Today's News

  • Senior centers’ budget short $70,000

     Betty Ehart and White Rock senior centers are short $70,000 for the next fiscal year following state and federal funding cuts, according to senior organization officials. Most at risk are the popular lunch programs.The Los Alamos Retired and Senior Organization sent out an appeal to its membership Tuesday, hoping private donations would make up for the shortfall.

    “I think it’s a shame that the government is choosing to shut down programs for older Americans who need those programs,” Betty Ehart Center Volunteer Ann LePage said about the situation. 

    The organization pointed to a decline in state and federal funding as the reasons for the shortfall. 

    Members who can afford it are being asked to donate $25 or more.  

    “Starting in July, our state and federal funding will be reduced, as it was this year for a total of 10 percent. We need to raise $70,000 to maintain our current operating capacity,” read a statement in an appeal sent out to its members in its monthly newsletter. 

  • County awarded $2M in federal funds for Canyon Rim Trail underpass

    Los Alamos County has been awarded about $2 million in federal funding for the Canyon Rim Trail Underpass project through the Transportation Alternatives Program. 

    “Los Alamos County is pleased to work once again with our state and federal partners to implement a project that will better serve our community," said County Engineer Eric Martinez.

    These funds, along with a county match of $340,000, will pay for the design and construction of an underpass across NM 502 from the Canyon Rim Trailhead to Entrada Drive just west of the Coop. 

    “This trail underpass will be a much needed safety improvement for crossing of NM502,” said Public Works Director Philo Shelton.  

    Funding is split to provide funds for project design in federal fiscal year 2018 and construction in fiscal year 2020. 

    The Transportation Alternatives Program was established by Congress in 2012, and is funded through a proportional set-aside of the core Federal-aid Highway Program.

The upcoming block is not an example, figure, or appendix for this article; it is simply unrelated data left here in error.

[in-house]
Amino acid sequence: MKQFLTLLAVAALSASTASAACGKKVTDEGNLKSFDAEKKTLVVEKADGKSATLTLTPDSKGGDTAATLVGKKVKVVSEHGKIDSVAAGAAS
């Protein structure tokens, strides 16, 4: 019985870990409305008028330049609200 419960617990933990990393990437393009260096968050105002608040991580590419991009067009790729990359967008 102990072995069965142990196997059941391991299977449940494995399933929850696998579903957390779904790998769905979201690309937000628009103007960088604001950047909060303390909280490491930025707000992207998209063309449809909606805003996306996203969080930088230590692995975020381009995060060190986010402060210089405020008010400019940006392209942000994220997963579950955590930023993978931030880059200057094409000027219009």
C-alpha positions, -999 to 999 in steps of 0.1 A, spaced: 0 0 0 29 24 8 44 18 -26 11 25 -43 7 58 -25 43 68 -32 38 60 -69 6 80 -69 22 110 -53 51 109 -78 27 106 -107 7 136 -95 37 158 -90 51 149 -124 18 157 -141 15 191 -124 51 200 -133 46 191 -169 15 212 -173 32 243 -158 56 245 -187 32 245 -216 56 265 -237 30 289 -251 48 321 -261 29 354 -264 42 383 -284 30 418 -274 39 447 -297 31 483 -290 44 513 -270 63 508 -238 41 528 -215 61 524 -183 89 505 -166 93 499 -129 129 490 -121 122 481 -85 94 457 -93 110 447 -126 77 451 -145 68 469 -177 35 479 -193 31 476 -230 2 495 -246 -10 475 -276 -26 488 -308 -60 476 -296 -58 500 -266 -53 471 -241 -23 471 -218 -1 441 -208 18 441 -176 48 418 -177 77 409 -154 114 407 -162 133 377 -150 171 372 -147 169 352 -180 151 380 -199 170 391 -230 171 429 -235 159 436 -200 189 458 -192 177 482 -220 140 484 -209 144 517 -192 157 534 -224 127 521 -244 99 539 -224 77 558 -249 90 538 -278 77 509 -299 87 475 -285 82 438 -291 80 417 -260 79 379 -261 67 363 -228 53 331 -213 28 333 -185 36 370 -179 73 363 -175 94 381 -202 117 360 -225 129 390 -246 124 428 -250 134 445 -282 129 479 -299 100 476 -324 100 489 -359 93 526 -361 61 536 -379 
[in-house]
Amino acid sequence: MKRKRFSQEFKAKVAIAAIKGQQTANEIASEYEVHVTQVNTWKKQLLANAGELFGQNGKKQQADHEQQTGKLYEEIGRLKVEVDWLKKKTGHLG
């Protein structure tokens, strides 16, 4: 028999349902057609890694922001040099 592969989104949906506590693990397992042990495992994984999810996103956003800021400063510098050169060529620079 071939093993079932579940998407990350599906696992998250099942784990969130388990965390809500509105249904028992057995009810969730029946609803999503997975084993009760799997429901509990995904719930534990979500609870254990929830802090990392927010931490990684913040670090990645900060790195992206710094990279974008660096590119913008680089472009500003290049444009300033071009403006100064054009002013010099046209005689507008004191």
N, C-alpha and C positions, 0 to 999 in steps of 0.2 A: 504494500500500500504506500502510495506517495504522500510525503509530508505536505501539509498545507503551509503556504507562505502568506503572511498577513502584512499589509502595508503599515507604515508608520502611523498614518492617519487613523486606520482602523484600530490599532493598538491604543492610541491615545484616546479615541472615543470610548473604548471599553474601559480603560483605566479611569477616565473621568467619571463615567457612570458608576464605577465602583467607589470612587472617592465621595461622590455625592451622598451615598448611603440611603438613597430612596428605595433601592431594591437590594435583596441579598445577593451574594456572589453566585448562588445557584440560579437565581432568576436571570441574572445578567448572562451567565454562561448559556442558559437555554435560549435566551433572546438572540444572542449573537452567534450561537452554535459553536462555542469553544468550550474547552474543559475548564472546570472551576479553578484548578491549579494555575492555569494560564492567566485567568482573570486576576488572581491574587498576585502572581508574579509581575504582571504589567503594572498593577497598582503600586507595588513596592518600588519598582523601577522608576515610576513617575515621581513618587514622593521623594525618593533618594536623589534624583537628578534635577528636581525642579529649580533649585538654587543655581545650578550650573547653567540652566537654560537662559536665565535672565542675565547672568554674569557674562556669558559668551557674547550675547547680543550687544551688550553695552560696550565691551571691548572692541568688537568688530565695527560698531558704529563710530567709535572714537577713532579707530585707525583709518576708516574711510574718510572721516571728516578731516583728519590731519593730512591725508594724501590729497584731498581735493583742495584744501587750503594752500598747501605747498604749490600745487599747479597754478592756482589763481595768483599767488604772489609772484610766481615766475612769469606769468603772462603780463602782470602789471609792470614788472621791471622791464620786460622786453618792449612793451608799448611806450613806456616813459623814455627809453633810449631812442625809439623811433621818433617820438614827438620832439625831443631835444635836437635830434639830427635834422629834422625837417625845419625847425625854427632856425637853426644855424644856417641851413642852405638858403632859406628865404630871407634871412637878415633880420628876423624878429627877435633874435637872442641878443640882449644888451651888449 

• Blaze burns Santa Fe Army barracks used in WWII

    SANTA FE (AP) — Officials say a fire broke out at a World War II-era building in Santa Fe that was part of the set of the "Manhattan" television series.
    The blaze next to the Santa Fe University of Art and Design sent flames 30 to 40 feet into the air Monday night. No injuries were reported.
    School spokeswoman Rachael Lighty says crews were able to get the flames under control about two hours after the fire started.
    The abandoned building was part of an Army hospital that housed men wounded in WWII.
    It was used later for two seasons of the WGN series "Manhattan," which debuted in 2014 and focused on the creation of the atomic bomb in Los Alamos in the 1940s.
    The cause of Monday's fire remains under investigation.


  • Payne chosen as LAHS principal

    Los Alamos Public Schools Superintendent Kurt Steinhaus announced Monday the district had selected Topper Freshman Academy Principal Carter Payne to become principal of Los Alamos High School starting July 1.

    “Mr. Payne has an extensive background in education. He is a seasoned teacher and administrator with strong interpersonal skills. Los Alamos High School is a community with solid traditions such as quality staff, high standards, support for a uniquely diverse population, and an uncanny ability to tackle challenging work.  I look forward to working with Carter to continue and grow the wonderful traditions at Los Alamos High School,” Steinhaus said in a release Monday.

    The New Mexico native served as principal for Topper Freshman Academy when it first started in 2016. Previously, he taught science and was an assistant principal in Las Cruces before moving to Los Alamos in 2010. Payne taught Physics at Los Alamos High School before becoming assistant principal in 2012. 

    School Board President Jenny McCumber said she was pleased that staff followed a very thoughtful and fair hiring process for Los Alamos High School principal. 

    “We had a strong pool of qualified candidates. Congratulations Mr. Carter Payne!” McCumber said.

    Mr. Payne said he was excited to be selected.

  • Police Beat 4-30-17

    Police Beat items are compiled from public information contained in Los Alamos Police Department Records. Charges or citations listed in Police Beat do not imply innocence or guilt. The Los Alamos Police Department uses the term “arrest” to define anyone who has been physically arrested, server a court summons, or issued a citation.

    March 30
    12:14 p.m. — Byron Keith, 49, of Los Alamos was arrested for a magistrate court warrant and was released.

    1:15 p.m. — Frank Bizzel, 33, of Española was arrested on a municipal court warrant and was released on a $10,000 bond.

    4:21 p.m. — Police found drugs in a vehicle being used for training at Fire Station 2.

    7:30 p.m. — Daniel J. Merrill, 29, was arrested on the 1000 block on Central Ave for disorderly conduct and use of loud/profane language.

    March 31
    10:46 a.m. — Javon Bert Martinez, 21, of Velarde was arrested on a warrant in another jurisdiction and larceny of over $55.  

    11:40 a.m. — A Santa Fe warrant was served on a male in LAPD jail facility.

    3:00 p.m. — Los Alamos Police Department investigated an animal case.

    April 1

  • On the Docket 4-30-17

    March 14